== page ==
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Monday, December 27, 2010

D&D: Too Limiting?

I'm sort of recovering from the holidays -- which actually aren't over for me, yet -- so I don't have much to say right now. But I figured I'd make a couple passing comments on a recent forum discussion about how limiting D&D is compared to point-buy systems. It's not too complex a topic, and it's loosely related to Liber Zero development, anyways.

First: Most point-buy systems are pretty limiting, too. Powers and abilities tend to increase in smaller increments in point-buy systems, unless you're talking about very coarse granularity point-buy systems (everything costs 1 point.) Most of your character improvements are a +1 to one narrow skill; if you want a bigger jump or a much grander power, you have to wait longer. Even in a somewhat coarse point-buy system, such as the way characters gain feats in D&D 3.x, you often have "prerequisite trees" which slow down advancement.

Second: The limitations that were specifically being cited in this discussion weren't skill or feat selection, but were race/class restrictions: minimum ability scores, level limits, and forbidden race/class combos. But these limitations are pretty easy to fix without switching to a point-buy system: ignore them. It's not without precedent.

In fact, you actually have three options when it comes to these areas:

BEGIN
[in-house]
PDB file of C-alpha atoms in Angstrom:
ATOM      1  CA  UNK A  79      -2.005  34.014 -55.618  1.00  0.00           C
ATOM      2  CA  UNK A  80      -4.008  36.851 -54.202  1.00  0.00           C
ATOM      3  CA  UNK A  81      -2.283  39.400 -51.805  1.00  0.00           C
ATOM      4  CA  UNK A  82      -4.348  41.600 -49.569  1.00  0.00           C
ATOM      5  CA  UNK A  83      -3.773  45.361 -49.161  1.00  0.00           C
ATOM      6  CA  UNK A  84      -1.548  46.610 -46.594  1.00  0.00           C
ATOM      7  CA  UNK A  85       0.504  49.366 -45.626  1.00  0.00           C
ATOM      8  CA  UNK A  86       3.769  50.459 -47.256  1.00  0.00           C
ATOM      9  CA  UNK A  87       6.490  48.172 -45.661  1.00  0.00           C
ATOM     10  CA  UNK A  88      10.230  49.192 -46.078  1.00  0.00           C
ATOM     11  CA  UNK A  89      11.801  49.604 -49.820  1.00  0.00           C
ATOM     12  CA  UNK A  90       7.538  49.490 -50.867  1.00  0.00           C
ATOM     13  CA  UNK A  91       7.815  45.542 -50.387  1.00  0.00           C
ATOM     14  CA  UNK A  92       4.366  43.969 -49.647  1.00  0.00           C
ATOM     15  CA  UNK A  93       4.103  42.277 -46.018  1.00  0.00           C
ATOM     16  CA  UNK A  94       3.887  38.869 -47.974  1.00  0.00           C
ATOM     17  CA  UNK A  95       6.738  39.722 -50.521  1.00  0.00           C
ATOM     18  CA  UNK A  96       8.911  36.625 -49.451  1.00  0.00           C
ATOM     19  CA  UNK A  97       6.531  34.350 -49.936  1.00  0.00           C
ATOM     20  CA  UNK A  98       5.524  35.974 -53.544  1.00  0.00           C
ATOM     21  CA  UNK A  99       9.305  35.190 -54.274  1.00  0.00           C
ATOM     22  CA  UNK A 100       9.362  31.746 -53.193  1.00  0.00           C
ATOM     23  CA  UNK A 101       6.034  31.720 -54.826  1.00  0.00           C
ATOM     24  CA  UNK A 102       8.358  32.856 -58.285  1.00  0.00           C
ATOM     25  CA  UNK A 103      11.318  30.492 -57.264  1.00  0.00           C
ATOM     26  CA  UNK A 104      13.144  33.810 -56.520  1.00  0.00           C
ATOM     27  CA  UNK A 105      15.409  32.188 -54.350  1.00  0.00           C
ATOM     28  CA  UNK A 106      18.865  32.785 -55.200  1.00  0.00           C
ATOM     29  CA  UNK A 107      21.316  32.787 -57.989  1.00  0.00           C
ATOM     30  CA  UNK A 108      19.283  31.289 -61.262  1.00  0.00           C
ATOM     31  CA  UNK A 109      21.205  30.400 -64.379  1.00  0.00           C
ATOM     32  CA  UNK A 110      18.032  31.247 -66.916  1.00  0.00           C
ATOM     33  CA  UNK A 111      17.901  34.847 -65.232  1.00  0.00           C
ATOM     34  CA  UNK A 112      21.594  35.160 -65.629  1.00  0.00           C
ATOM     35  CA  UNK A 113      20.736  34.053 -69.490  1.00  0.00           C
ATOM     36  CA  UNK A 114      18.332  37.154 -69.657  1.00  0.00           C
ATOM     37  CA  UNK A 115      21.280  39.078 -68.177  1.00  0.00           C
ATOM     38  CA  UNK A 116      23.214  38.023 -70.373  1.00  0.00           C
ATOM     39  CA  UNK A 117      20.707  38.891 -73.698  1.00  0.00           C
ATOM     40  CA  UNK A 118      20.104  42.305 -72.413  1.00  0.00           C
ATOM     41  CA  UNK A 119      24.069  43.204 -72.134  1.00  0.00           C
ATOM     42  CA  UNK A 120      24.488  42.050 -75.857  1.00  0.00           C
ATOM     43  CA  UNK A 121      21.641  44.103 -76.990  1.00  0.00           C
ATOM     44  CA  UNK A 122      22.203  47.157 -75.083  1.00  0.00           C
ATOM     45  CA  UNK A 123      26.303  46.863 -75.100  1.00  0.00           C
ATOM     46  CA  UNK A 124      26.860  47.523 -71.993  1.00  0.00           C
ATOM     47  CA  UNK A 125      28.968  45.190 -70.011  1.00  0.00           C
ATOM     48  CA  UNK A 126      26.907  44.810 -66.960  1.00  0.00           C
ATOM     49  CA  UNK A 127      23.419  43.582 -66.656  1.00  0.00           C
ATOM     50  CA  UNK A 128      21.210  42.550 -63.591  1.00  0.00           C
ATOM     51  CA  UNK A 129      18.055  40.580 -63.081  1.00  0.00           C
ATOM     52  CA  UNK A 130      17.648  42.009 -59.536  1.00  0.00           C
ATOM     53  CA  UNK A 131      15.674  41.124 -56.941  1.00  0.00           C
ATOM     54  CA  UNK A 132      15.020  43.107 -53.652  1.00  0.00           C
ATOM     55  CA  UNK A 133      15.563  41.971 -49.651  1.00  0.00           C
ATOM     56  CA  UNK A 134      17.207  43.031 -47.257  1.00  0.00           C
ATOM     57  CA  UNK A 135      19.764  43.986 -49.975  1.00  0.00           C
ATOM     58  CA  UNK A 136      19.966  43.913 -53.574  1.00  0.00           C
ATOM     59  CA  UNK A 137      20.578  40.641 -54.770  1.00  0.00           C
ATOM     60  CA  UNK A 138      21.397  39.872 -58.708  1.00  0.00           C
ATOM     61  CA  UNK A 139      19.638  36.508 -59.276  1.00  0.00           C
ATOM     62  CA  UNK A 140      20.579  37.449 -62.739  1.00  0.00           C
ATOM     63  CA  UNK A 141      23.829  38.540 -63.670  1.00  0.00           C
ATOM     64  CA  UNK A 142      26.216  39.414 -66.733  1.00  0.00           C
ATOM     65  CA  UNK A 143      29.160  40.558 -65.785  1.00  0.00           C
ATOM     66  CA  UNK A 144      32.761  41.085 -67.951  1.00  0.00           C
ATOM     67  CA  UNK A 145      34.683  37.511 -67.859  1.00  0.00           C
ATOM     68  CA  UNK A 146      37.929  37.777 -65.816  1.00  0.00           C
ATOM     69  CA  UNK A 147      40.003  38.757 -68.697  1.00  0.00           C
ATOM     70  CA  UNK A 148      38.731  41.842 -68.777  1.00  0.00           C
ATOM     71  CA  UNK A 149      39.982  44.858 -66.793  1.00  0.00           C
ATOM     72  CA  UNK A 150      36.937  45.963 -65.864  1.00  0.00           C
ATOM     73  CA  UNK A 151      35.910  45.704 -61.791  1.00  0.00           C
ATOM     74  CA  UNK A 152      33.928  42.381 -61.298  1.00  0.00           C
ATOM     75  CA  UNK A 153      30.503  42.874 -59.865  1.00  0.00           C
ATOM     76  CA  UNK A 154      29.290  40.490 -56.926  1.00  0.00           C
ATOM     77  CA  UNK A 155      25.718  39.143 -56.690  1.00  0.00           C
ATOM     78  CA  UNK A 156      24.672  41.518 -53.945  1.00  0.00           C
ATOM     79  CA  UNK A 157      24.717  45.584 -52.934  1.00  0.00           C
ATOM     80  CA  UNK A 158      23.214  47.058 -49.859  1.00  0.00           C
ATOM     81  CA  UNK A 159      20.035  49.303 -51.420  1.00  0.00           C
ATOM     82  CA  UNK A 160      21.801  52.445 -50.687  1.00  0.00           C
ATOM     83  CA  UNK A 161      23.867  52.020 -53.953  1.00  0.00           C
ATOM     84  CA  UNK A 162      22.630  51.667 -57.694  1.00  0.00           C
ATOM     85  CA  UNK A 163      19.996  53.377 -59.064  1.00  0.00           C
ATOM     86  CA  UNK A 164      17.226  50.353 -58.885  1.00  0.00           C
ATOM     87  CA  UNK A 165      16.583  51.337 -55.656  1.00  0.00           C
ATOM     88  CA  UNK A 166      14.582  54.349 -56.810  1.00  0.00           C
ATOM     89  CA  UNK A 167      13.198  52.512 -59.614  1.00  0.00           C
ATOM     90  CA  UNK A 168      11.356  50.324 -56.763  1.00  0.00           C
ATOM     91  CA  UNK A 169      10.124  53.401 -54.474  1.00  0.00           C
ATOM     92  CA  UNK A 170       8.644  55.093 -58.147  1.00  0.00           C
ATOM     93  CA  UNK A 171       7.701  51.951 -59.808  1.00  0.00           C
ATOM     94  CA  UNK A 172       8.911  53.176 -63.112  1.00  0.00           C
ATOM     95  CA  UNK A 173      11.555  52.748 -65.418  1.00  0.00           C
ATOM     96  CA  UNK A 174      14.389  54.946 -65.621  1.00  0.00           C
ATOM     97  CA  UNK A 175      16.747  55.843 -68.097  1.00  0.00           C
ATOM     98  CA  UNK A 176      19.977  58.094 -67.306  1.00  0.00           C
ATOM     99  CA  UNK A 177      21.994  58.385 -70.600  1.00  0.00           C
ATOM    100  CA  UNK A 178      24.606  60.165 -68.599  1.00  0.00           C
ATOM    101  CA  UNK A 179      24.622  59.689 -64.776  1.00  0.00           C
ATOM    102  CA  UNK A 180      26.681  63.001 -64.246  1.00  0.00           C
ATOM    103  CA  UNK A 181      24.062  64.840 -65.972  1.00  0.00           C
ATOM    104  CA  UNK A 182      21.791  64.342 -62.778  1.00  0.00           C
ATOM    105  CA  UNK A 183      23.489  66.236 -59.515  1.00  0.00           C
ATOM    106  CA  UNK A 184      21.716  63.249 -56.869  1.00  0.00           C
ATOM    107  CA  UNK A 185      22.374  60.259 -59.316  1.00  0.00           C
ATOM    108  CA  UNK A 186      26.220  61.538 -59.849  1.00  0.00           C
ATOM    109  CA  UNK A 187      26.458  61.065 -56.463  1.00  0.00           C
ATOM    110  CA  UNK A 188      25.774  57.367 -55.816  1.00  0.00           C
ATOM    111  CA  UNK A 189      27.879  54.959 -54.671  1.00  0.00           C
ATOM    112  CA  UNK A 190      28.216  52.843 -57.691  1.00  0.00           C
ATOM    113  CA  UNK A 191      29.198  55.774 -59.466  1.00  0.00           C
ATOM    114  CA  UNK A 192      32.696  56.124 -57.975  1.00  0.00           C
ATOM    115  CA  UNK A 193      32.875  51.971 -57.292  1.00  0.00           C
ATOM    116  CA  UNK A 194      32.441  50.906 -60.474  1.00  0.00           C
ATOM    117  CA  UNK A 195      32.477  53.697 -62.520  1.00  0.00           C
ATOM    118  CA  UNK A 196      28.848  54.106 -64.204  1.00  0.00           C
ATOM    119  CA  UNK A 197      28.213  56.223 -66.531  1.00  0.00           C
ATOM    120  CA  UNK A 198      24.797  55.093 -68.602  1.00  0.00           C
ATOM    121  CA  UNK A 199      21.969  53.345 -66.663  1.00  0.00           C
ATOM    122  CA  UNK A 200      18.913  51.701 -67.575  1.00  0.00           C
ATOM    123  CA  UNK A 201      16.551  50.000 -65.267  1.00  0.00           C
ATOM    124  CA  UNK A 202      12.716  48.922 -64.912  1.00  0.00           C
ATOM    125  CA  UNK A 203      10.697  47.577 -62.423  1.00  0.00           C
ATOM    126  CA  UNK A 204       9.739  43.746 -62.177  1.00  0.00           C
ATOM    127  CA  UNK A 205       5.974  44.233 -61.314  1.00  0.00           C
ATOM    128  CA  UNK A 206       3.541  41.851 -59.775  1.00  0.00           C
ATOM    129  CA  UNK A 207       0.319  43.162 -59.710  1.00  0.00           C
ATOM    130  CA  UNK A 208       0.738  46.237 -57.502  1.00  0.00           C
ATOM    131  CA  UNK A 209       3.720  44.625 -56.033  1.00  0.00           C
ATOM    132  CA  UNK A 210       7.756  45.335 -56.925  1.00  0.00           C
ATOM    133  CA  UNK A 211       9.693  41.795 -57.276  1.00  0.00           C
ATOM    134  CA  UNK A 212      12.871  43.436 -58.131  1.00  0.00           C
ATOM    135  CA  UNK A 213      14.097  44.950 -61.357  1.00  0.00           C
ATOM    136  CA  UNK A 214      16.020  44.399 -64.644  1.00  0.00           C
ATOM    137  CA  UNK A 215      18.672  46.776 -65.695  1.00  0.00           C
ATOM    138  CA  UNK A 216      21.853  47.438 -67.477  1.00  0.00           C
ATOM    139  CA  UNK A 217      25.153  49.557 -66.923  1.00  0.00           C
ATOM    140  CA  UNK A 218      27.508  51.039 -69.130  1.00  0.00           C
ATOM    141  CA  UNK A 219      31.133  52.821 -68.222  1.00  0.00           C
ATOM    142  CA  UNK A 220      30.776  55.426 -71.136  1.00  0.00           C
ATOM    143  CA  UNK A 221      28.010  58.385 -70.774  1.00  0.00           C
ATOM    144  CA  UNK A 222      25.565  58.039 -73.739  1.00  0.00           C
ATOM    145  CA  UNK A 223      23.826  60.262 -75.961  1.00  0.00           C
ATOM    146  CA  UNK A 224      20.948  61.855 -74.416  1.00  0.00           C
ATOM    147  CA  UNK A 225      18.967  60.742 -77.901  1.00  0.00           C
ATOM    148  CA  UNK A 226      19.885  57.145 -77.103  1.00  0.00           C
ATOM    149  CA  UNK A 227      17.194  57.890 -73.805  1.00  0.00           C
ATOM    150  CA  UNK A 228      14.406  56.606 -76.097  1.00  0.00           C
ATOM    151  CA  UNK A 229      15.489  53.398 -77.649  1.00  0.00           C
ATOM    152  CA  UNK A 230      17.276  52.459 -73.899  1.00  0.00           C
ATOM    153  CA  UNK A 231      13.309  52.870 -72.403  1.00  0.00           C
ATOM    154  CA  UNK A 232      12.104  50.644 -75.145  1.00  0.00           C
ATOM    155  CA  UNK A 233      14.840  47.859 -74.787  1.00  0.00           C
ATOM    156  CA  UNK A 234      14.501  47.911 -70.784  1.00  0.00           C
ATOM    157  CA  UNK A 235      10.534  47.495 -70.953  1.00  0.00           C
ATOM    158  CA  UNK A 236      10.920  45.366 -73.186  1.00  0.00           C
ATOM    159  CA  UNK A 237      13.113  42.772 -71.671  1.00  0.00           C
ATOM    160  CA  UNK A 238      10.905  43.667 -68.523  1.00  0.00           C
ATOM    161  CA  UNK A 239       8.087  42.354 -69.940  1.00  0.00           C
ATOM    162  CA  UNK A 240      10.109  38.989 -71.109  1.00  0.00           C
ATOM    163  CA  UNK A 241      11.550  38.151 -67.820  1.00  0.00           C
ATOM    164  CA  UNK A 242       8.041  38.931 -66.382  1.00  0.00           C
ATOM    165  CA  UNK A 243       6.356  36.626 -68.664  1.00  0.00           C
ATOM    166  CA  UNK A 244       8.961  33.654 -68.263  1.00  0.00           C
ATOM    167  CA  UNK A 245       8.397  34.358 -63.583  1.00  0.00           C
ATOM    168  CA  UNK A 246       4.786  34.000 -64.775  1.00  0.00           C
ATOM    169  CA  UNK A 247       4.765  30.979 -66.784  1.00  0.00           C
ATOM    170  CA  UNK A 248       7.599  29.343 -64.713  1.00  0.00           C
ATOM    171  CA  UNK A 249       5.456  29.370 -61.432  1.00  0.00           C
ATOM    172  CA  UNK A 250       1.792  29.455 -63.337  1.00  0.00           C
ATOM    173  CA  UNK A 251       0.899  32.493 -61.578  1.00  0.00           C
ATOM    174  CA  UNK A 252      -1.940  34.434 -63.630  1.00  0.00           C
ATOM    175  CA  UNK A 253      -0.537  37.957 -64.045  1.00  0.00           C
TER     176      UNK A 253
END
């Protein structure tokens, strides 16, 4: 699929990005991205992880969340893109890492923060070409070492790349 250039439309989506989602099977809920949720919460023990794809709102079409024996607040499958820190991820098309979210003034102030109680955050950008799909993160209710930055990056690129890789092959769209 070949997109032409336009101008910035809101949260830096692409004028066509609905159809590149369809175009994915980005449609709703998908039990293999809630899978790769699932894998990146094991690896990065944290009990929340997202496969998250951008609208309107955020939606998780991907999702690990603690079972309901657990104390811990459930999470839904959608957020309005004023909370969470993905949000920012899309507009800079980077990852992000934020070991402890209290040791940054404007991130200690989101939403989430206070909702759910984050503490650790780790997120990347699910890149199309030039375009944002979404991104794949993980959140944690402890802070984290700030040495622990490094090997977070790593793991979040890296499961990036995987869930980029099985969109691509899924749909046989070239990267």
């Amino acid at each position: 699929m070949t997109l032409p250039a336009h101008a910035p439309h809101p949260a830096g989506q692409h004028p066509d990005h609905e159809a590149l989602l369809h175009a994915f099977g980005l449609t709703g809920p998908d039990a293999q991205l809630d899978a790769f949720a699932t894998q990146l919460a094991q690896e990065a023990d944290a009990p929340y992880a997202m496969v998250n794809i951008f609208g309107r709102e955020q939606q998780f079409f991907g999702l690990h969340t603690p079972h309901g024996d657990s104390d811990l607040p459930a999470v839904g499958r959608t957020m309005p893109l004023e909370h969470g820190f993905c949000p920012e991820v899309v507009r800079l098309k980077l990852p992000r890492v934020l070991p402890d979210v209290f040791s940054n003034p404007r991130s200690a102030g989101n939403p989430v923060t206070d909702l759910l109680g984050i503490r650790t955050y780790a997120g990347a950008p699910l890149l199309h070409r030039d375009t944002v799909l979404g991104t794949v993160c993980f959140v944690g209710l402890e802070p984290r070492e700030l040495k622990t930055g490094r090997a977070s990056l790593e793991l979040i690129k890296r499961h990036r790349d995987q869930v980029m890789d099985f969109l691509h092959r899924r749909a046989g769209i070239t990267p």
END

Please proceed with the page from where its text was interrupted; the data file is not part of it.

• limitless: no minimum or maximum, no forbidden combos.
  • hard limits: some combos are flatly forbidden, minimums and maximums can't be exceeded.
  • soft limits: minimums, maximums, and restrictions can be altered by other character details. Soft limits can range from semi-hard (restrictions vary from character to character) to semi-limitless (no prohibition, but a penalty applies if limits are exceeded.)
You can treat different character features in different ways: AD&D has hard limits on minimum ability scores for character classes (such that having two ability scores of 5 or less makes a character unplayable,) but semi-hard limits for race/class limits (maximum level depends on ability scores.) OD&D, in contrast, has hard level limits and class prohibitions for non-human races, but semi-limitless ability score restrictions: there are no minimum ability scores for the four core classes, but there are experience point penalties for low scores.

It's trivial to change the limits in D&D, but doing so changes the feel of the setting. Because it's so trivial, Liber Zero will stick to the original limits: semi-limitless for ability score minimums, hard limits for race/class combos and level limits. There will be notes that you can ignore level limits or change them to semi-limitless (xp penalty after reaching level,) but new races should be designed as if they have hard limits.

1 comment:

  1. I've played a lot of games with point buy systems, and I also used point buy when I played 3E, and I actually find this system to be more limiting because of the unavoidable tendency to min/max.

    While initially I thought it was great to let players design the character they want, it turns out that once everyone has optimized their character their is very little range of variability. These days I find rolling up characters to be a lot more fun and results in greater diversity.